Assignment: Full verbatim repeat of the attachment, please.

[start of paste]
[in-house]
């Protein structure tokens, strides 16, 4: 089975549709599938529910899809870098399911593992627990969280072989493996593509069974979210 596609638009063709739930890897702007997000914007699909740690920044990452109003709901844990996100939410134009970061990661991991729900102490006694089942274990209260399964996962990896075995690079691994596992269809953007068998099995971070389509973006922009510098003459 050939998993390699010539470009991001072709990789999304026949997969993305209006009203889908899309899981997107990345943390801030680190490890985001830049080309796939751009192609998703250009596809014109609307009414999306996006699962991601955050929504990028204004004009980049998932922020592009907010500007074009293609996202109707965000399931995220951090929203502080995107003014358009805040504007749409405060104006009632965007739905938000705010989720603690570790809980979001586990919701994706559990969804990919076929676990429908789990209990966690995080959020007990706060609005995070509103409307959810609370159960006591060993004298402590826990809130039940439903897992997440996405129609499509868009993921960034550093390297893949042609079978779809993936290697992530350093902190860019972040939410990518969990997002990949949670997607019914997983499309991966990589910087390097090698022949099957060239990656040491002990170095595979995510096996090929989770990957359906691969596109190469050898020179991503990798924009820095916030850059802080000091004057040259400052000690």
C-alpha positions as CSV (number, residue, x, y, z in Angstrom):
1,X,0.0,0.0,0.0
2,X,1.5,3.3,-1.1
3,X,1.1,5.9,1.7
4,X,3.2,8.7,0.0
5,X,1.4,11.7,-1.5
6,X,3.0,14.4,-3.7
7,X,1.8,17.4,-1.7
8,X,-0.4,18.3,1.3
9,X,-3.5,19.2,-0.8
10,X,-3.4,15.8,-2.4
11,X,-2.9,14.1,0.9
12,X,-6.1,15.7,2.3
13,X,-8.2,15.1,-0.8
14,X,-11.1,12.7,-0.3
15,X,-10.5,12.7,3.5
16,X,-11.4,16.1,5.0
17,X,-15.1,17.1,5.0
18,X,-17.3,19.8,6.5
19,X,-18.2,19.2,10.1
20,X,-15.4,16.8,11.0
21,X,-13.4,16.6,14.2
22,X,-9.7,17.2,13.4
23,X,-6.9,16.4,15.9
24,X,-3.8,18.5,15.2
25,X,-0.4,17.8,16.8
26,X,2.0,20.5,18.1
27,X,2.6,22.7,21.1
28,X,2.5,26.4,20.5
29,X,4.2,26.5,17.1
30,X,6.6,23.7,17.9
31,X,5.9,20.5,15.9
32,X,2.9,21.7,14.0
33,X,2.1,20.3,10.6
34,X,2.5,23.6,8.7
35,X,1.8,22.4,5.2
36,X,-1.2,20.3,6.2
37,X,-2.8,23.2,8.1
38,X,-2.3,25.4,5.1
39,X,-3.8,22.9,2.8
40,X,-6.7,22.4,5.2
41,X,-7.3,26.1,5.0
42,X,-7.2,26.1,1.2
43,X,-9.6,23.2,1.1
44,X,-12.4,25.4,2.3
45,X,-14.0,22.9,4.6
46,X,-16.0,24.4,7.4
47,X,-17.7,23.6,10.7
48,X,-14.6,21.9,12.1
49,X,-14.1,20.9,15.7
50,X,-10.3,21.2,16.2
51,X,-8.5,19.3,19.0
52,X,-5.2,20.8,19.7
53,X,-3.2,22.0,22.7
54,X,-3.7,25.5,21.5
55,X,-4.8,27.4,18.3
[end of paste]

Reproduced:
[in-house]
């Protein structure tokens, strides 16, 4: 089975549709599938529910899809870098399911593992627990969280072989493996593509069974979210 596609638009063709739930890897702007997000914007699909740690920044990452109003709901844990996100939410134009970061990661991991729900102490006694089942274990209260399964996962990896075995690079691994596992269809953007068998099995971070389509973006922009510098003459 050939998993390699010539470009991001072709990789999304026949997969993305209006009203889908899309899981997107990345943390801030680190490890985001830049080309796939751009192609998703250009596809014109609307009414999306996006699962991601955050929504990028204004004009980049998932922020592009907010500007074009293609996202109707965000399931995220951090929203502080995107003014358009805040504007749409405060104006009632965007739905938000705010989720603690570790809980979001586990919701994706559990969804990919076929676990429908789990209990966690995080959020007990706060609005995070509103409307959810609370159960006591060993004298402590826990809130039940439903897992997440996405129609499509868009993921960034550093390297893949042609079978779809993936290697992530350093902190860019972040939410990518969990997002990949949670997607019914997983499309991966990589910087390097090698022949099957060239990656040491002990170095595979995510096996090929989770990957359906691969596109190469050898020179991503990798924009820095916030850059802080000091004057040259400052000690």
C-alpha positions as CSV (number, residue, x, y, z in Angstrom):
1,X,0.0,0.0,0.0
2,X,1.5,3.3,-1.1
3,X,1.1,5.9,1.7
4,X,3.2,8.7,0.0
5,X,1.4,11.7,-1.5
6,X,3.0,14.4,-3.7
7,X,1.8,17.4,-1.7
8,X,-0.4,18.3,1.3
9,X,-3.5,19.2,-0.8
10,X,-3.4,15.8,-2.4
11,X,-2.9,14.1,0.9
12,X,-6.1,15.7,2.3
13,X,-8.2,15.1,-0.8
14,X,-11.1,12.7,-0.3
15,X,-10.5,12.7,3.5
16,X,-11.4,16.1,5.0
17,X,-15.1,17.1,5.0
18,X,-17.3,19.8,6.5
19,X,-18.2,19.2,10.1
20,X,-15.4,16.8,11.0
21,X,-13.4,16.6,14.2
22,X,-9.7,17.2,13.4
23,X,-6.9,16.4,15.9
24,X,-3.8,18.5,15.2
25,X,-0.4,17.8,16.8
26,X,2.0,20.5,18.1
27,X,2.6,22.7,21.1
28,X,2.5,26.4,20.5
29,X,4.2,26.5,17.1
30,X,6.6,23.7,17.9
31,X,5.9,20.5,15.9
32,X,2.9,21.7,14.0
33,X,2.1,20.3,10.6
34,X,2.5,23.6,8.7
35,X,1.8,22.4,5.2
36,X,-1.2,20.3,6.2
37,X,-2.8,23.2,8.1
38,X,-2.3,25.4,5.1
39,X,-3.8,22.9,2.8
40,X,-6.7,22.4,5.2
41,X,-7.3,26.1,5.0
42,X,-7.2,26.1,1.2
43,X,-9.6,23.2,1.1
44,X,-12.4,25.4,2.3
45,X,-14.0,22.9,4.6
46,X,-16.0,24.4,7.4
47,X,-17.7,23.6,10.7
48,X,-14.6,21.9,12.1
49,X,-14.1,20.9,15.7
50,X,-10.3,21.2,16.2
51,X,-8.5,19.3,19.0
52,X,-5.2,20.8,19.7
53,X,-3.2,22.0,22.7
54,X,-3.7,25.5,21.5
55,X,-4.8,27.4,18.3